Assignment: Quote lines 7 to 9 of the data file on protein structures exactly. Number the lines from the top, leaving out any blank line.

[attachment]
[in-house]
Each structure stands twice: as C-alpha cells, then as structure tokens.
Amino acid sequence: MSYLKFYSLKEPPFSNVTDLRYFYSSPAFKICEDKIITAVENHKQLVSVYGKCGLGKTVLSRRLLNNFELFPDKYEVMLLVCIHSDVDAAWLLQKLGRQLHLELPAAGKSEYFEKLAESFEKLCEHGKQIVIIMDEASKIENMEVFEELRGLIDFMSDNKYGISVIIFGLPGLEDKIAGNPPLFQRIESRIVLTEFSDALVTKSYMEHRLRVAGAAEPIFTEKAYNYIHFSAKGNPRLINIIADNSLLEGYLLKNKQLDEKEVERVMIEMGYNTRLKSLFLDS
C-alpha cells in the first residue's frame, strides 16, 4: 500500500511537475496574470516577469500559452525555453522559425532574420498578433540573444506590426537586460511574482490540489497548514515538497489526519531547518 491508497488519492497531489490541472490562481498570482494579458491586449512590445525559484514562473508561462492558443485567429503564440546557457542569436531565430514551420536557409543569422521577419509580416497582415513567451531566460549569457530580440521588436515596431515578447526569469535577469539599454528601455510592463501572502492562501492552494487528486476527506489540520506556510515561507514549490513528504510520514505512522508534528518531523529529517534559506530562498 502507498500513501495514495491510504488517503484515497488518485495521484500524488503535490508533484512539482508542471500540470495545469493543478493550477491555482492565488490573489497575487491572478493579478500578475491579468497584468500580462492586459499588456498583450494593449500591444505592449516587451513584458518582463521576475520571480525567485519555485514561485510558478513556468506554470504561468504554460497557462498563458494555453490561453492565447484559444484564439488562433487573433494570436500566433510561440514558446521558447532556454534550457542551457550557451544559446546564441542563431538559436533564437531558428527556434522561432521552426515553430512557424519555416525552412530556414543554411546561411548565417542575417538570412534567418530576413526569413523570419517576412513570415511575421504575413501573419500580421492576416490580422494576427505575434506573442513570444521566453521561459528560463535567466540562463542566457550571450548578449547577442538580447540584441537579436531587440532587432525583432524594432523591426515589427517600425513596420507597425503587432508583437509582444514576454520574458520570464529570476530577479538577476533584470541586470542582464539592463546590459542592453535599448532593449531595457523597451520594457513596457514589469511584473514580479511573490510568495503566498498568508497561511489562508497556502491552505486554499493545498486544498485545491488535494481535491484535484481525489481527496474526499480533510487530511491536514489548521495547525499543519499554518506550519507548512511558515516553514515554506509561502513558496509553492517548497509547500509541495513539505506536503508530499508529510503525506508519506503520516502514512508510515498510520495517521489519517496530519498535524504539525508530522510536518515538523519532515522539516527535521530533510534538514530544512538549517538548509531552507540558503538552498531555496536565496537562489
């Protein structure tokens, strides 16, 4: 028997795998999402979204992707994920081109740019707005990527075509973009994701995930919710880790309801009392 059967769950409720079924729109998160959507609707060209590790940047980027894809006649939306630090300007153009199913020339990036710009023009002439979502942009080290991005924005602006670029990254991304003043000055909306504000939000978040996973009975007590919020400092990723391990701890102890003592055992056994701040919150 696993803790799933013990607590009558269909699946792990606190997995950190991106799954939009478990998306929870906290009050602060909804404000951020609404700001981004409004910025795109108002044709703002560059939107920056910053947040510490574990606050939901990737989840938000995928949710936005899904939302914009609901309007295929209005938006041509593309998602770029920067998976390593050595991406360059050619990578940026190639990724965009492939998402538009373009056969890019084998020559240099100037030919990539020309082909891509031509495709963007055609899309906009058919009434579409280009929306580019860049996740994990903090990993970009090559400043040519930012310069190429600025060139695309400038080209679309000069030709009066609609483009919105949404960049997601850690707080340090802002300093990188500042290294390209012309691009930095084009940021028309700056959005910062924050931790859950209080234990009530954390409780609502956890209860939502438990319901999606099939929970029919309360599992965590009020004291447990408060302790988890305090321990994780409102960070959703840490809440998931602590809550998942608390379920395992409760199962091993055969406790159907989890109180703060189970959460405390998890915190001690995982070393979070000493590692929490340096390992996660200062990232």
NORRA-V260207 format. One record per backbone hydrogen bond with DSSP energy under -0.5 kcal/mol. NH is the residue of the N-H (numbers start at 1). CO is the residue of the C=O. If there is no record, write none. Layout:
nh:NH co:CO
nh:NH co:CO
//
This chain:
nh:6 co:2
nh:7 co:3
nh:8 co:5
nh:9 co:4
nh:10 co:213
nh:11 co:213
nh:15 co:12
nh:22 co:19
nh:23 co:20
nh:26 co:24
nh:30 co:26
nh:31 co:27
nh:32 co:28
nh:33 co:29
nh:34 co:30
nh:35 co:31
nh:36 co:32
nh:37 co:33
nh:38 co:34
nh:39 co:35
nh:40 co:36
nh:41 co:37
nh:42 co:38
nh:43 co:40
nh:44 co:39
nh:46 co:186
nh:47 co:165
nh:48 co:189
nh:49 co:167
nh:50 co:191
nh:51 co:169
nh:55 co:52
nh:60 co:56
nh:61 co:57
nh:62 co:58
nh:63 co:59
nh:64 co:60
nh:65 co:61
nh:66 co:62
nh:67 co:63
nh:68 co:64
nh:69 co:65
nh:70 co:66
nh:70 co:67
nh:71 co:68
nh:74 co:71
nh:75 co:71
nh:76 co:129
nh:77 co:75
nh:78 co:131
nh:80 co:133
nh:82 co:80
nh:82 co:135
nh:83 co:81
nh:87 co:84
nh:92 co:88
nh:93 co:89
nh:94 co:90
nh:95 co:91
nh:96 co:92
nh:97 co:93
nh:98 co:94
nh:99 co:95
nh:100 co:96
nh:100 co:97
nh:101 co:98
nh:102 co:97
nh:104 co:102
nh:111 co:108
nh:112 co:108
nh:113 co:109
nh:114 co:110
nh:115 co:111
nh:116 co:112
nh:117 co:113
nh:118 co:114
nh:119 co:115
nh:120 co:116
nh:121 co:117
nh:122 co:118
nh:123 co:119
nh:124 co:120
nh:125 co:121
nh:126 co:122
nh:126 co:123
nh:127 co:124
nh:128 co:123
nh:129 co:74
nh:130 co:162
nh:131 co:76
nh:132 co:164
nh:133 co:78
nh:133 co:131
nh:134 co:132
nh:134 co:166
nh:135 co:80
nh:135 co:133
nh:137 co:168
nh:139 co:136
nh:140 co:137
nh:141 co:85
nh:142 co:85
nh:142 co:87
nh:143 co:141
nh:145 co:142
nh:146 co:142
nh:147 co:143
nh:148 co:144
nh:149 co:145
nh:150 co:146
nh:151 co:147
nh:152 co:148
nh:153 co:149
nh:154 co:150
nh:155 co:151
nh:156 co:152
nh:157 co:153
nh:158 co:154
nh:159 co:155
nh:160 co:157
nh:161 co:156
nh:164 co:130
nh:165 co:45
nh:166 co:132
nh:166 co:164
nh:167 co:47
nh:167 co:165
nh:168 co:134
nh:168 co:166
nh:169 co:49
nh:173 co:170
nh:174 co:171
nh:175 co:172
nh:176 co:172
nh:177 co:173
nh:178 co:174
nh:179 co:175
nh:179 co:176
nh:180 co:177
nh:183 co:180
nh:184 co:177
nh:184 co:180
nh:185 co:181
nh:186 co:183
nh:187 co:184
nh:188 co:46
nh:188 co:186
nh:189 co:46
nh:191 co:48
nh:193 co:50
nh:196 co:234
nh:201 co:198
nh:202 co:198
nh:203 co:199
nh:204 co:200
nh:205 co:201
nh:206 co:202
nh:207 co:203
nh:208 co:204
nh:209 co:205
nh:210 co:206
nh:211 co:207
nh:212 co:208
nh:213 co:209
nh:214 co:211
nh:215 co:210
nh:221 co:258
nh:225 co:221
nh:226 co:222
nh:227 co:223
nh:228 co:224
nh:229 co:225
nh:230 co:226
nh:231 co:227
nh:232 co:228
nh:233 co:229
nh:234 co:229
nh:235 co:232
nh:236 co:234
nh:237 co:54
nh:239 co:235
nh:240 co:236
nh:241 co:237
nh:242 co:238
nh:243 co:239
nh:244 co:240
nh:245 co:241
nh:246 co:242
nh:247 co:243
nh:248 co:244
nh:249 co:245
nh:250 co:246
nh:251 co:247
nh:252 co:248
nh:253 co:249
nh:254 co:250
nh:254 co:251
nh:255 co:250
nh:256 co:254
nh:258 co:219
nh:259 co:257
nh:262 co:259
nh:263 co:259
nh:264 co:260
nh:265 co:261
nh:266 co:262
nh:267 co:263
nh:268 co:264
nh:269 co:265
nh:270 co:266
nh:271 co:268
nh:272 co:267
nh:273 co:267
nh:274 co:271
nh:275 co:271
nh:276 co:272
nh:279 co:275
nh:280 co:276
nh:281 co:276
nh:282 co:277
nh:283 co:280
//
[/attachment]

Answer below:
nh:NH co:CO
nh:NH co:CO
//